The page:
The processor is the brain of a computing device. It’s the component where all the processing of information happens, and no task or calculation can complete without going through the CPU, which includes even reading a file from your hard drive and playing a song. Whether you are browsing the internet and skimming through the web pages, editing and creating spreadsheets and presentations, playing video games and viewing, or editing photos and images. Everything has to come through the CPU and how quickly and efficiently the task will complete is solely dependent on the CPU, except that other components can aid a faster CPU in getting things done faster. A good or lousy CPU can also make the difference between the amount of usage time you are able to extract from the battery on your device.
Whenever looking for a laptop to buy, you’ll always find the name of the CPU model to always show first in the list of the specs that you can view on or beside the laptop. However, a CPU name alone carries little meaning if you are not aware of the type of models and the differences between an Intel Processor and an AMD Processor.
Intel processors happen to be the most common chipset inside most of the laptops out there. However, AMD has been playing a hard catch up and has been able to narrow the gap quite a bit recently.
Let’s get down to understanding the main differences between the two competitors, and the type of CPU models they have in the market.
Deciding between AMD vs Intel CPU.
Intel and AMD both make excellent CPU’s and both seem to excel in specific and unique types of usage. AMD used to be better known among gamers for their FX series of CPU’s for Computers, while Intel was better known for productivity-related tasks and general usage. However, Intel made some giant leaps with their tech and gained a competitive advantage on AMD in the games, which has been quite tough for AMD to beat ever since, however, AMD has since come up with their APU line of processors which include a CPU and GPU (Graphics Processing Unit) on the same chip. Hence, giving the advantage to low to mid-end gaming machines an advantage as they don’t need a discrete graphics solution on their device anymore, to be able to enjoy the latest of games. Intel, on the other hand, has been improving their on CPU graphics processing, but it’s still nowhere close to the blending of a CPU and GPU that is done by AMD.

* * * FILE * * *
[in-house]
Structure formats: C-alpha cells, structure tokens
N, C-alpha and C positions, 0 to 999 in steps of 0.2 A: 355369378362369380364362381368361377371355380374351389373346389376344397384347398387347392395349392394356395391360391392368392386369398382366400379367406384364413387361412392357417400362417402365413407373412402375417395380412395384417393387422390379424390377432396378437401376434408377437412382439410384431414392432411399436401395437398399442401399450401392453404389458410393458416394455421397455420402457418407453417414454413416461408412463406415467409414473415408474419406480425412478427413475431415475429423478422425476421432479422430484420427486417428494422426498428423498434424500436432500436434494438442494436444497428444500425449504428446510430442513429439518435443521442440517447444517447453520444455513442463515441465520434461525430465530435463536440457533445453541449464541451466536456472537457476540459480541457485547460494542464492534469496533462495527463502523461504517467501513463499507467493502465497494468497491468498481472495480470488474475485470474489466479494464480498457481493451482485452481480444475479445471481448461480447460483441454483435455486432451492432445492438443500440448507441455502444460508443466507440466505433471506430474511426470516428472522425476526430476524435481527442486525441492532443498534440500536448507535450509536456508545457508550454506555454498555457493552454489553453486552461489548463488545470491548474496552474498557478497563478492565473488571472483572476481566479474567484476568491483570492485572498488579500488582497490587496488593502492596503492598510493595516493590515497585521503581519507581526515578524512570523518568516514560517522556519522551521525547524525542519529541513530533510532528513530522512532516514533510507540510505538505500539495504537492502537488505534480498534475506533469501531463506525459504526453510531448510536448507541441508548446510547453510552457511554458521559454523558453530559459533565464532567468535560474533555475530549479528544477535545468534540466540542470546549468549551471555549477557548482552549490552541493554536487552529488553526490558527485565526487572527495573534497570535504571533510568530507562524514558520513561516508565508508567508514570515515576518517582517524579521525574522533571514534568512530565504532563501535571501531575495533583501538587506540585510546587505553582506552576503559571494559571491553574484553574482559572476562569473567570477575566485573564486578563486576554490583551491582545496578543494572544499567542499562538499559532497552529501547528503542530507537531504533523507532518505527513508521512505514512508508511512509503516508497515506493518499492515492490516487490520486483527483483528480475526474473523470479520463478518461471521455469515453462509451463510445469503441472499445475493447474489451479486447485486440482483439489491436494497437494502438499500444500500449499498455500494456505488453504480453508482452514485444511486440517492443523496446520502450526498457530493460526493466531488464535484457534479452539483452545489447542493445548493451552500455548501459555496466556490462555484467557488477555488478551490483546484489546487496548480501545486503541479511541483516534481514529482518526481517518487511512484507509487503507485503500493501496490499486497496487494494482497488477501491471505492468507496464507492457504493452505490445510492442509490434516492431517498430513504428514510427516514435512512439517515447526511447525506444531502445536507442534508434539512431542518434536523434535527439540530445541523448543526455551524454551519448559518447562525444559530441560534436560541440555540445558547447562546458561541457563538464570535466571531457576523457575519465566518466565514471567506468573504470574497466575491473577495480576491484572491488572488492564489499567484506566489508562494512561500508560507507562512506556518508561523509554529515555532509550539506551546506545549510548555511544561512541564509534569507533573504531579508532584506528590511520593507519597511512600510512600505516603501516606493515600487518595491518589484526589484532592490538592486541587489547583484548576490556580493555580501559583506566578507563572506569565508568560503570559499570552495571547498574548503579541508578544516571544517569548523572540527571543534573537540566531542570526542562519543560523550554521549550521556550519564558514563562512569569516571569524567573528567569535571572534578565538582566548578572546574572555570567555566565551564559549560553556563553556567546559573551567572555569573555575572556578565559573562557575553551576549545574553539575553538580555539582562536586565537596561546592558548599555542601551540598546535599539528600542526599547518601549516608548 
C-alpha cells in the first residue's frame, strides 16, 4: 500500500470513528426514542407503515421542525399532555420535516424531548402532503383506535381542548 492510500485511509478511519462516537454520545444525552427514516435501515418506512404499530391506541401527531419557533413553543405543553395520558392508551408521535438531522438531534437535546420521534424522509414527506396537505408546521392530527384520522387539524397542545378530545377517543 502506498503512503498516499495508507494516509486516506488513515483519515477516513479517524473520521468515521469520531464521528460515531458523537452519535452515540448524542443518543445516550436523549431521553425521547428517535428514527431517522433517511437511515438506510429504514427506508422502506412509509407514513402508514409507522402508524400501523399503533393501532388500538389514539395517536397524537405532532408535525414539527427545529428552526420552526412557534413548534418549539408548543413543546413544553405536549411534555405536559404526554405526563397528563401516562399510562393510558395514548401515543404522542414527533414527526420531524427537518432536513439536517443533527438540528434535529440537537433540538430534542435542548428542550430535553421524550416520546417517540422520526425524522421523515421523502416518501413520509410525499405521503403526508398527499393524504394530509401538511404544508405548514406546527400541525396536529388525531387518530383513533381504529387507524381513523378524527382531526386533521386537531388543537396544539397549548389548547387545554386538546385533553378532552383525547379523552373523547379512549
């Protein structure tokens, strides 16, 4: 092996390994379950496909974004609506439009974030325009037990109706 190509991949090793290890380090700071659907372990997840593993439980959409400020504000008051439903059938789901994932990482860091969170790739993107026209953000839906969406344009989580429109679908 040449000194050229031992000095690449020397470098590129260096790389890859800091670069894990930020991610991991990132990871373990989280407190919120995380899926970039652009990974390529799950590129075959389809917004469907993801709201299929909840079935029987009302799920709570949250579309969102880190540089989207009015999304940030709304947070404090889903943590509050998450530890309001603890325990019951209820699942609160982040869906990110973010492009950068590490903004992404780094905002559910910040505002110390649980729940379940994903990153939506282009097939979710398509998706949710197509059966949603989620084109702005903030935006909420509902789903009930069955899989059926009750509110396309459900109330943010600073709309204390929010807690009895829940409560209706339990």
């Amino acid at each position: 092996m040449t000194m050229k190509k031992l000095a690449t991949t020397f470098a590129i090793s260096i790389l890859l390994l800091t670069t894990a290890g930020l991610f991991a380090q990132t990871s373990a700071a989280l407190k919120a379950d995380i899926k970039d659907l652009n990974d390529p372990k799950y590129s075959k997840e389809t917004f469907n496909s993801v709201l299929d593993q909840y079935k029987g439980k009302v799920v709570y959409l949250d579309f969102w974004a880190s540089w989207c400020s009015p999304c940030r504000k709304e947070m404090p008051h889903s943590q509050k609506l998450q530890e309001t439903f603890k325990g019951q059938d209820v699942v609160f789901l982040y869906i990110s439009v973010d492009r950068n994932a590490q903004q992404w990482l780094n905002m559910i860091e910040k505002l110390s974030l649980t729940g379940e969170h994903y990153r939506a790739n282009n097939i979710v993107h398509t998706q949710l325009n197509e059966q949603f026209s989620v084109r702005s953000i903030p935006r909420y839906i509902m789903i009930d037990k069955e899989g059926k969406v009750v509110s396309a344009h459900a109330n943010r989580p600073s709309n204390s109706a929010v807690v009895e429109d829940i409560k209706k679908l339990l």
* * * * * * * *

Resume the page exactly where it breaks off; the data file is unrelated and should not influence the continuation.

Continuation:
So if you have to be on a stringent and low budget and want a laptop that will play the latest of games on minimal to medium graphics settings, then an AMD APU is all you need. However, if you carry a budget choice for middle to higher end model, then going for an Intel with a dedicated Graphics Processor from NVidia or AMD makes more sense.
Other Factors to Consider
While an APU from AMD does offer an advantage at a lower price compared to going for an alternative solution that involves paying more for a dedicated CPU and a dedicated GPU in the laptop. It also needs access to very high-speed RAM, to function at its best, as GPU’s generally need higher clocked memory chips to read and write graphical data with efficiency. Hence, ensuring the laptop you are purchasing, does come with a high-speed RAM will ensure the whole system will work much better, and the capabilities of the APU will be utilized at their fullest.